How Do You Speak about Immigrants? Taxonomy and StereoImmigrants Dataset for Identifying Stereotypes about Immigrants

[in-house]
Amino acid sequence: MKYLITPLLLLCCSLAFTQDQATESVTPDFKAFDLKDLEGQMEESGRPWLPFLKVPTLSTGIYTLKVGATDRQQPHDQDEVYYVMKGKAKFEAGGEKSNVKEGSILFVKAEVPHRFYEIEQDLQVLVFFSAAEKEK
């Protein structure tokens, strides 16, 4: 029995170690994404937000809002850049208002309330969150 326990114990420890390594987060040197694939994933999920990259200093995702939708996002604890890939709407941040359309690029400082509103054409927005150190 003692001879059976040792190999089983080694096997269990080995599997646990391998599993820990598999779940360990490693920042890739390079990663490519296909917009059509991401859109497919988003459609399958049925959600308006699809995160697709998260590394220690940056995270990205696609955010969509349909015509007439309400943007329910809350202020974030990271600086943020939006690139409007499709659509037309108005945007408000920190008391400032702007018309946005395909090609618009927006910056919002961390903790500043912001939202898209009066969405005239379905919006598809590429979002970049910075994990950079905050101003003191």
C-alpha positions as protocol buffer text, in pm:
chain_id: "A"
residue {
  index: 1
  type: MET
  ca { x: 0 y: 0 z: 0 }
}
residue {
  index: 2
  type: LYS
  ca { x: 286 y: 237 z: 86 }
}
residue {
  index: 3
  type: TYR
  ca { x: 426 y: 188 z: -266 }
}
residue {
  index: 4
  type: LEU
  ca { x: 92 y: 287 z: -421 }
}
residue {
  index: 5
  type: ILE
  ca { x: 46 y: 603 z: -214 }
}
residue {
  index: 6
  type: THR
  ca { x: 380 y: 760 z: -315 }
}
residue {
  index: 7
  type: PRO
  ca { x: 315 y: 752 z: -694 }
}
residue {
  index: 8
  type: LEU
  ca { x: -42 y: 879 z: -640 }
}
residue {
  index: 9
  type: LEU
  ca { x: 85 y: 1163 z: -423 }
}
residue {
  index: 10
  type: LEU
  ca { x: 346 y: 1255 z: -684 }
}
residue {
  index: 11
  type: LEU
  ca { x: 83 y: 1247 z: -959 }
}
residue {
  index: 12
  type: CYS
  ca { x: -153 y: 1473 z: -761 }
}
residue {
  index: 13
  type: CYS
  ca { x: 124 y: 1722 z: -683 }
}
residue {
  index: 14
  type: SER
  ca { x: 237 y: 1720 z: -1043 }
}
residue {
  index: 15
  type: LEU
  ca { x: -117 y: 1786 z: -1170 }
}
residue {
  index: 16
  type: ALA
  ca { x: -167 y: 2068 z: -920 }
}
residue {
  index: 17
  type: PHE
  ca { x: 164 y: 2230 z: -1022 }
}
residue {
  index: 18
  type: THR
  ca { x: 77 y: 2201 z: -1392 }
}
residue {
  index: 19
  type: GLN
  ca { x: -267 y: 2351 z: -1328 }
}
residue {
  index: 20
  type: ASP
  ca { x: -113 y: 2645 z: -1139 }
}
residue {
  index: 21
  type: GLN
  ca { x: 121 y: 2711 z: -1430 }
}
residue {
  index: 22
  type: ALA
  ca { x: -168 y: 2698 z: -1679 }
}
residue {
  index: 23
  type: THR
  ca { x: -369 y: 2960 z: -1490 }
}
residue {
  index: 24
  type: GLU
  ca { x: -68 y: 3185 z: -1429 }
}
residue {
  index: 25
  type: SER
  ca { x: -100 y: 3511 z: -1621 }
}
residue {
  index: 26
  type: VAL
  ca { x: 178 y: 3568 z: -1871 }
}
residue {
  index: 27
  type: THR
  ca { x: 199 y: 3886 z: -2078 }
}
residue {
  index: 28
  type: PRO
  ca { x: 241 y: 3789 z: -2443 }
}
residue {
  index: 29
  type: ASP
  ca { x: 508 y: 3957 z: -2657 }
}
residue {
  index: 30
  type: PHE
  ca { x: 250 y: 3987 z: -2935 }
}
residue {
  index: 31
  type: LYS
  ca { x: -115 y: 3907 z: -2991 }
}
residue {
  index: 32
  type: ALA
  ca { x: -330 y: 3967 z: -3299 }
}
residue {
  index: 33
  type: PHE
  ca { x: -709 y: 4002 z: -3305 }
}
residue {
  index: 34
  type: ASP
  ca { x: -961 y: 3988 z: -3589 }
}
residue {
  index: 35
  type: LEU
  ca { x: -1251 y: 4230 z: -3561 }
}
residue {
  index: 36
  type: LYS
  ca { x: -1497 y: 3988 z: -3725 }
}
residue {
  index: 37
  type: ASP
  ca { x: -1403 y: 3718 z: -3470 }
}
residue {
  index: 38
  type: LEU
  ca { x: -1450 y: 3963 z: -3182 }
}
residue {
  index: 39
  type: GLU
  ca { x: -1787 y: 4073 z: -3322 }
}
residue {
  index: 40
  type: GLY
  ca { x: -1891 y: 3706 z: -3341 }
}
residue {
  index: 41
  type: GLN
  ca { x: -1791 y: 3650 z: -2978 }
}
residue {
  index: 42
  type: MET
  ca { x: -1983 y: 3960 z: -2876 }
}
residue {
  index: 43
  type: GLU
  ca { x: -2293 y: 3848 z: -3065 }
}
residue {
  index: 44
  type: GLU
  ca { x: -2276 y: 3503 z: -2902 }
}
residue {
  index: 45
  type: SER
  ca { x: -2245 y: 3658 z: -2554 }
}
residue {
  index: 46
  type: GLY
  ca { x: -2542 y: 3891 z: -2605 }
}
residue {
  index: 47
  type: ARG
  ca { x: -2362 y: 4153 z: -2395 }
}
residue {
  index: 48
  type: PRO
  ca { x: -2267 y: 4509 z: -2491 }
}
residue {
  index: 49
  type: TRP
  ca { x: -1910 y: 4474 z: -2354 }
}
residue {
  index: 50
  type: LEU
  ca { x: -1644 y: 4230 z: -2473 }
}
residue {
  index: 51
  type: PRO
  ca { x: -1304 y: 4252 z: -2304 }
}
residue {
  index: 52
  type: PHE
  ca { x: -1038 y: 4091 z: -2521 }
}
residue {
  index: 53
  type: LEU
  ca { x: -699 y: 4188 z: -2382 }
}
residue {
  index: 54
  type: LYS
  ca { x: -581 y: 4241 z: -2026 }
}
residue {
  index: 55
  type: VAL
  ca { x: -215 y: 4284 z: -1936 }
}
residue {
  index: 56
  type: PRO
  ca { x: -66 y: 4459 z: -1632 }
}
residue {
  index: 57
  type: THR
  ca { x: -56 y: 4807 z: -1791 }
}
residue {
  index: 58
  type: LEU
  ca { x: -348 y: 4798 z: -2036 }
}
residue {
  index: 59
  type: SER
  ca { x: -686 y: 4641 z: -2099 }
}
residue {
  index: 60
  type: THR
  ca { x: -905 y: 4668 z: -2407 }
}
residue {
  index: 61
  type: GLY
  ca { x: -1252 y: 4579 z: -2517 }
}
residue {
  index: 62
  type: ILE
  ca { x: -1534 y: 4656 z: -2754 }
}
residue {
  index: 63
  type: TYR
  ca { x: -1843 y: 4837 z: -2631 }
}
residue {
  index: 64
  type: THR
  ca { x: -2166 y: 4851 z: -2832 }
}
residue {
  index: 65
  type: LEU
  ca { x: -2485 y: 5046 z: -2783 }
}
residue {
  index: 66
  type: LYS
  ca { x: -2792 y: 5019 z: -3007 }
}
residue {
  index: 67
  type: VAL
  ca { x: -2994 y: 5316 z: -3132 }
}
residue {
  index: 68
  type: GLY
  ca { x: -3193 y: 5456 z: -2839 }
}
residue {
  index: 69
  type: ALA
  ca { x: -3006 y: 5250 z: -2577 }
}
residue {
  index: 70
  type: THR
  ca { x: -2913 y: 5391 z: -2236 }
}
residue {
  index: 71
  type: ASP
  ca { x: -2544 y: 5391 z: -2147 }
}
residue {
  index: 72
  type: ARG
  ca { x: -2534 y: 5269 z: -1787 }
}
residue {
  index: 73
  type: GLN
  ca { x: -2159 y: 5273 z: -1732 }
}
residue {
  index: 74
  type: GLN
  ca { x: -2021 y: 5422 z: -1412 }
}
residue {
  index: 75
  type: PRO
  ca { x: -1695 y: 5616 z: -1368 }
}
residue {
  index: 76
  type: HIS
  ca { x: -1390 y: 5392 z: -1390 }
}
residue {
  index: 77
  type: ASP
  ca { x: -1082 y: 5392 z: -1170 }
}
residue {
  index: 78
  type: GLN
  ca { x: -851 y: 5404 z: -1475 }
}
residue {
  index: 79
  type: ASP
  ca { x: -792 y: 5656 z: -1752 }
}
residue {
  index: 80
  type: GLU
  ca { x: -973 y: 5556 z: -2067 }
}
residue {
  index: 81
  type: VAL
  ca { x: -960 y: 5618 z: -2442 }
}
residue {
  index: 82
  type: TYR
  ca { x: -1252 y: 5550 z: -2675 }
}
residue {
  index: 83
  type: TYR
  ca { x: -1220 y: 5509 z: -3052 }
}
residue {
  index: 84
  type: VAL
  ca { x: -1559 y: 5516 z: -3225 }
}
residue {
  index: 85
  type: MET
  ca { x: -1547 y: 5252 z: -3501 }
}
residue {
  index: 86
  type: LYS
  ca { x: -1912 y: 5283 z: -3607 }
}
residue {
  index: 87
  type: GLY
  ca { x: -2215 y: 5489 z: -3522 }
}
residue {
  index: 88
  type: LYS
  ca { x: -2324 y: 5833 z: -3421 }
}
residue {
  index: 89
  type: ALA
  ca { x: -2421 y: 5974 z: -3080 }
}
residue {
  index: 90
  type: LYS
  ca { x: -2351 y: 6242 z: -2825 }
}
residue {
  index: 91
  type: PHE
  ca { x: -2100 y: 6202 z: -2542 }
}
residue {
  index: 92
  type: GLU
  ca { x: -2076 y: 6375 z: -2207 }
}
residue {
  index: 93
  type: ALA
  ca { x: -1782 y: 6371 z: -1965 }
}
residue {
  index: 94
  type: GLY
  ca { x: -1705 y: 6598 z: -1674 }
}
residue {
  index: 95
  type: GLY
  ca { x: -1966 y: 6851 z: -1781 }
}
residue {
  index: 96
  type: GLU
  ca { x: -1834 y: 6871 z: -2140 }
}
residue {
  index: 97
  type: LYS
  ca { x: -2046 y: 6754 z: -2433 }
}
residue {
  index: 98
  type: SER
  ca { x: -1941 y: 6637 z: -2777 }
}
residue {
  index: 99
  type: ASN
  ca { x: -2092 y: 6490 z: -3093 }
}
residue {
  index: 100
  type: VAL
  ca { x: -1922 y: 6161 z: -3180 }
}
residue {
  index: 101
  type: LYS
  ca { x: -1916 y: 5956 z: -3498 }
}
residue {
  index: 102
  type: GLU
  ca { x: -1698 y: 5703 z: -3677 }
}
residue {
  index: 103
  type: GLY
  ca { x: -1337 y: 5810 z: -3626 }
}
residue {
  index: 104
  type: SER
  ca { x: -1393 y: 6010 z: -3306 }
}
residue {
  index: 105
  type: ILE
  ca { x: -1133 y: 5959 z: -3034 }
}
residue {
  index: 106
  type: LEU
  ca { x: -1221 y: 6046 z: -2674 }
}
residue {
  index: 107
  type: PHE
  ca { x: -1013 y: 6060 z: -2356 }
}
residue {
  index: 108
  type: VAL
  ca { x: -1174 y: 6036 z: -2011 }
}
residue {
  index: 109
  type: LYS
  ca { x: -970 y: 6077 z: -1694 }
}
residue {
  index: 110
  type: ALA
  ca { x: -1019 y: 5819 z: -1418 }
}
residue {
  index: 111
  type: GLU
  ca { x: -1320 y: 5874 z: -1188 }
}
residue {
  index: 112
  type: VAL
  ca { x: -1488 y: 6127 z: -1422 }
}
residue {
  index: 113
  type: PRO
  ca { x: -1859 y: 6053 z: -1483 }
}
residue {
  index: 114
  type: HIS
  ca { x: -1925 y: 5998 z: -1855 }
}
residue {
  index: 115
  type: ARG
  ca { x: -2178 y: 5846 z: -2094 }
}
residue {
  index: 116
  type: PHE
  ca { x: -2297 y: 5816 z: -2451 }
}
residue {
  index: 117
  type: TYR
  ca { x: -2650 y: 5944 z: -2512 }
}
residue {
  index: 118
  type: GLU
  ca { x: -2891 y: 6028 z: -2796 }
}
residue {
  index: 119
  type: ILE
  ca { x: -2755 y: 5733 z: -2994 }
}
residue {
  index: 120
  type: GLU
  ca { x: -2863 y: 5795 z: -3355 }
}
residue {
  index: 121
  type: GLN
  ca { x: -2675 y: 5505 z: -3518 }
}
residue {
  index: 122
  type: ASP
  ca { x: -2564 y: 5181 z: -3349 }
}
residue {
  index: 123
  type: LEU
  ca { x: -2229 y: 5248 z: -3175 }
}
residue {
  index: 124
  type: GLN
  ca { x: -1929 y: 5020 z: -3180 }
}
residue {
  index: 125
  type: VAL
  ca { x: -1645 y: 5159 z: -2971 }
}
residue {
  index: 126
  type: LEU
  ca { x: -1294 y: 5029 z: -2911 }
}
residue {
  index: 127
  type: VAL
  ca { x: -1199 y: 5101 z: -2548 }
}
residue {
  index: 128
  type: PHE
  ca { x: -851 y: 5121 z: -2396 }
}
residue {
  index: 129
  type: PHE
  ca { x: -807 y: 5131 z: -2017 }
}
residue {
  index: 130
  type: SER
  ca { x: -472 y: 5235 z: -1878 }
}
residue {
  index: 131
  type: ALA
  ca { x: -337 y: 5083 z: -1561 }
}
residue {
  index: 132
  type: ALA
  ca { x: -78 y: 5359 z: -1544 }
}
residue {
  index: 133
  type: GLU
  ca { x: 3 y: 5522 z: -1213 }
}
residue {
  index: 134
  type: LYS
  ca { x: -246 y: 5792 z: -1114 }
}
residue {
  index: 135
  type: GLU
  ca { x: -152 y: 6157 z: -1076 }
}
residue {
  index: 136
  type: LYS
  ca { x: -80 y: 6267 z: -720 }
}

Stereotype is a type of social bias massively present in texts that computational models use. There are stereotypes that present special difficulties because they do not rely on personal attributes. This is the case of stereotypes about immigrants, a social category that is a preferred target of hate speech and discrimination. We propose a new approach to detect stereotypes about immigrants in texts focusing not on the personal attributes assigned to the minority but in the frames, that is, the narrative scenarios, in which the group is placed in public speeches. We have proposed a fine-grained social psychology grounded taxonomy with six categories to capture the different dimensions of the stereotype (positive vs. negative) and annotated a novel StereoImmigrants dataset with sentences that Spanish politicians have stated in the Congress of Deputies. We aggregate these categories in two supracategories: one is Victims that expresses the positive stereotypes about immigrants and the other is Threat that expresses the negative stereotype. We carried out two preliminary experiments: first, to evaluate the automatic detection of stereotypes; and second, to distinguish between the two supracategories of immigrants’ stereotypes. In these experiments, we employed state-of-the-art transformer models (monolingual and multilingual) and four classical machine learning classifiers. We achieve above 0.83 of accuracy with the BETO model in both experiments, showing that transformers can capture stereotypes about immigrants with a high level of accuracy.

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